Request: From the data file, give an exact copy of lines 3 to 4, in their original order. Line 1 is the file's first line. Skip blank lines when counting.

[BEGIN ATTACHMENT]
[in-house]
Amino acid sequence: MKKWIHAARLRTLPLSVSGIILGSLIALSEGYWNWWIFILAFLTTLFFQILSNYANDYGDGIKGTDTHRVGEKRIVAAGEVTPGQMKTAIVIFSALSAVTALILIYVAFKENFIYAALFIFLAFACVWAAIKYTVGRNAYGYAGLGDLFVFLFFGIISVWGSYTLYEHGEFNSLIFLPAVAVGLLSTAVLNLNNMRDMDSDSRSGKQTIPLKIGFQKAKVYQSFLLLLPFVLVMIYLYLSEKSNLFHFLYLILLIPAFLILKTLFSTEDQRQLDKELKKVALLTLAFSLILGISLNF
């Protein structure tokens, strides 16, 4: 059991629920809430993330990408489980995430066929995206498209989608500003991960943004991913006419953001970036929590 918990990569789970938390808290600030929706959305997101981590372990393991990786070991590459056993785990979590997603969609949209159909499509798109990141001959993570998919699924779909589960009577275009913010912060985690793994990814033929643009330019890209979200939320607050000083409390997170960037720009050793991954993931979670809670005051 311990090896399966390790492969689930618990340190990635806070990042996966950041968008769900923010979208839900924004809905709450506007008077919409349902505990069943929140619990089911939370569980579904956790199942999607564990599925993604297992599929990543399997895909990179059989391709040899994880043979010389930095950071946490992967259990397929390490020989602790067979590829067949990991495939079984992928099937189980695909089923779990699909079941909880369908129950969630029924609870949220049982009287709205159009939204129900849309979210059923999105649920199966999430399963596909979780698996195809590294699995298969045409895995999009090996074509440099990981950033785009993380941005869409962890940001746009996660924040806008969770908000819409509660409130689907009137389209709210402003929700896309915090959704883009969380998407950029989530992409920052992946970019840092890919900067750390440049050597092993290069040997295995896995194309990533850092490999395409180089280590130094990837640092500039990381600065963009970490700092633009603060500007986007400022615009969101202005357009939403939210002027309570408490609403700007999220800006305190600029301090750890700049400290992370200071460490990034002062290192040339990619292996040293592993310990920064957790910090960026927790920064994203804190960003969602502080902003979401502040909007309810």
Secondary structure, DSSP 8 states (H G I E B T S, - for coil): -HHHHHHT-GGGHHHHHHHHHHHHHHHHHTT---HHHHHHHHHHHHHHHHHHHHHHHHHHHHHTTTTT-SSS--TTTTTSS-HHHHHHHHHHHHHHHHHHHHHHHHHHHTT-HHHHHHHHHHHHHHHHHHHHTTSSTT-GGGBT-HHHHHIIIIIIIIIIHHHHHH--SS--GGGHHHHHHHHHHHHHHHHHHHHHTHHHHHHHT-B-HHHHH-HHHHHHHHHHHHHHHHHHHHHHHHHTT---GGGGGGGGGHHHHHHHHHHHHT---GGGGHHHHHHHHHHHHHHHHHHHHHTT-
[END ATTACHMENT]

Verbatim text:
């Protein structure tokens, strides 16, 4: 059991629920809430993330990408489980995430066929995206498209989608500003991960943004991913006419953001970036929590 918990990569789970938390808290600030929706959305997101981590372990393991990786070991590459056993785990979590997603969609949209159909499509798109990141001959993570998919699924779909589960009577275009913010912060985690793994990814033929643009330019890209979200939320607050000083409390997170960037720009050793991954993931979670809670005051 311990090896399966390790492969689930618990340190990635806070990042996966950041968008769900923010979208839900924004809905709450506007008077919409349902505990069943929140619990089911939370569980579904956790199942999607564990599925993604297992599929990543399997895909990179059989391709040899994880043979010389930095950071946490992967259990397929390490020989602790067979590829067949990991495939079984992928099937189980695909089923779990699909079941909880369908129950969630029924609870949220049982009287709205159009939204129900849309979210059923999105649920199966999430399963596909979780698996195809590294699995298969045409895995999009090996074509440099990981950033785009993380941005869409962890940001746009996660924040806008969770908000819409509660409130689907009137389209709210402003929700896309915090959704883009969380998407950029989530992409920052992946970019840092890919900067750390440049050597092993290069040997295995896995194309990533850092490999395409180089280590130094990837640092500039990381600065963009970490700092633009603060500007986007400022615009969101202005357009939403939210002027309570408490609403700007999220800006305190600029301090750890700049400290992370200071460490990034002062290192040339990619292996040293592993310990920064957790910090960026927790920064994203804190960003969602502080902003979401502040909007309810």
Secondary structure, DSSP 8 states (H G I E B T S, - for coil): -HHHHHHT-GGGHHHHHHHHHHHHHHHHHTT---HHHHHHHHHHHHHHHHHHHHHHHHHHHHHTTTTT-SSS--TTTTTSS-HHHHHHHHHHHHHHHHHHHHHHHHHHHTT-HHHHHHHHHHHHHHHHHHHHTTSSTT-GGGBT-HHHHHIIIIIIIIIIHHHHHH--SS--GGGHHHHHHHHHHHHHHHHHHHHHTHHHHHHHT-B-HHHHH-HHHHHHHHHHHHHHHHHHHHHHHHHTT---GGGGGGGGGHHHHHHHHHHHHT---GGGGHHHHHHHHHHHHHHHHHHHHHTT-